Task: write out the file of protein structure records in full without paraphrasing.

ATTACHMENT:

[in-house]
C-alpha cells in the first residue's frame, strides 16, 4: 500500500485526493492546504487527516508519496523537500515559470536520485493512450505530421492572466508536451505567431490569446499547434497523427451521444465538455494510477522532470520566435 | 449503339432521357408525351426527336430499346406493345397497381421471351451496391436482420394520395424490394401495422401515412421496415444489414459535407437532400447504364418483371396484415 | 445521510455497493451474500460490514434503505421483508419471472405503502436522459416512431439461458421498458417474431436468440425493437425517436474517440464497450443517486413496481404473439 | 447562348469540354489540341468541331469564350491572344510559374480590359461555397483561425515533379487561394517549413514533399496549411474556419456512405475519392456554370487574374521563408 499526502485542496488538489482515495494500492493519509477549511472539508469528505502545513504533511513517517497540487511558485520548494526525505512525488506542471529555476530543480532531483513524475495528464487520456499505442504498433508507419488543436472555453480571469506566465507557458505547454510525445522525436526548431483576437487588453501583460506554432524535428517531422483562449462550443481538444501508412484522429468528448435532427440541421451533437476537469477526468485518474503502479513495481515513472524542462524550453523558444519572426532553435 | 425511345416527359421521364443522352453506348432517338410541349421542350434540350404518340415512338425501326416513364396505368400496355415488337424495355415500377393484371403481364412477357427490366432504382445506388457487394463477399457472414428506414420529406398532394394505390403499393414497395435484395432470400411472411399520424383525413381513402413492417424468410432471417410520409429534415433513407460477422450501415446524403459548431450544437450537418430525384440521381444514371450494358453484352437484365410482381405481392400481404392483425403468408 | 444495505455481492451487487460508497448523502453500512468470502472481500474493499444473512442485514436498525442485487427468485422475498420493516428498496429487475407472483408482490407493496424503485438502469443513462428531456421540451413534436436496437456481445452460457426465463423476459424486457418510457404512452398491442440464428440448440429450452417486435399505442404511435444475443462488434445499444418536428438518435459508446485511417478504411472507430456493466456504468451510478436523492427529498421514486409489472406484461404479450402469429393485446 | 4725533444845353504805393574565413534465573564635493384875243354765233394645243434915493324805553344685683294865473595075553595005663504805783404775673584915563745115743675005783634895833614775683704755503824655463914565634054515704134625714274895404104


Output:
[in-house]
C-alpha cells in the first residue's frame, strides 16, 4: 500500500485526493492546504487527516508519496523537500515559470536520485493512450505530421492572466508536451505567431490569446499547434497523427451521444465538455494510477522532470520566435 | 449503339432521357408525351426527336430499346406493345397497381421471351451496391436482420394520395424490394401495422401515412421496415444489414459535407437532400447504364418483371396484415 | 445521510455497493451474500460490514434503505421483508419471472405503502436522459416512431439461458421498458417474431436468440425493437425517436474517440464497450443517486413496481404473439 | 447562348469540354489540341468541331469564350491572344510559374480590359461555397483561425515533379487561394517549413514533399496549411474556419456512405475519392456554370487574374521563408 499526502485542496488538489482515495494500492493519509477549511472539508469528505502545513504533511513517517497540487511558485520548494526525505512525488506542471529555476530543480532531483513524475495528464487520456499505442504498433508507419488543436472555453480571469506566465507557458505547454510525445522525436526548431483576437487588453501583460506554432524535428517531422483562449462550443481538444501508412484522429468528448435532427440541421451533437476537469477526468485518474503502479513495481515513472524542462524550453523558444519572426532553435 | 425511345416527359421521364443522352453506348432517338410541349421542350434540350404518340415512338425501326416513364396505368400496355415488337424495355415500377393484371403481364412477357427490366432504382445506388457487394463477399457472414428506414420529406398532394394505390403499393414497395435484395432470400411472411399520424383525413381513402413492417424468410432471417410520409429534415433513407460477422450501415446524403459548431450544437450537418430525384440521381444514371450494358453484352437484365410482381405481392400481404392483425403468408 | 444495505455481492451487487460508497448523502453500512468470502472481500474493499444473512442485514436498525442485487427468485422475498420493516428498496429487475407472483408482490407493496424503485438502469443513462428531456421540451413534436436496437456481445452460457426465463423476459424486457418510457404512452398491442440464428440448440429450452417486435399505442404511435444475443462488434445499444418536428438518435459508446485511417478504411472507430456493466456504468451510478436523492427529498421514486409489472406484461404479450402469429393485446 | 4725533444845353504805393574565413534465573564635493384875243354765233394645243434915493324805553344685683294865473595075553595005663504805783404775673584915563745115743675005783634895833614775683704755503824655463914565634054515704134625714274895404104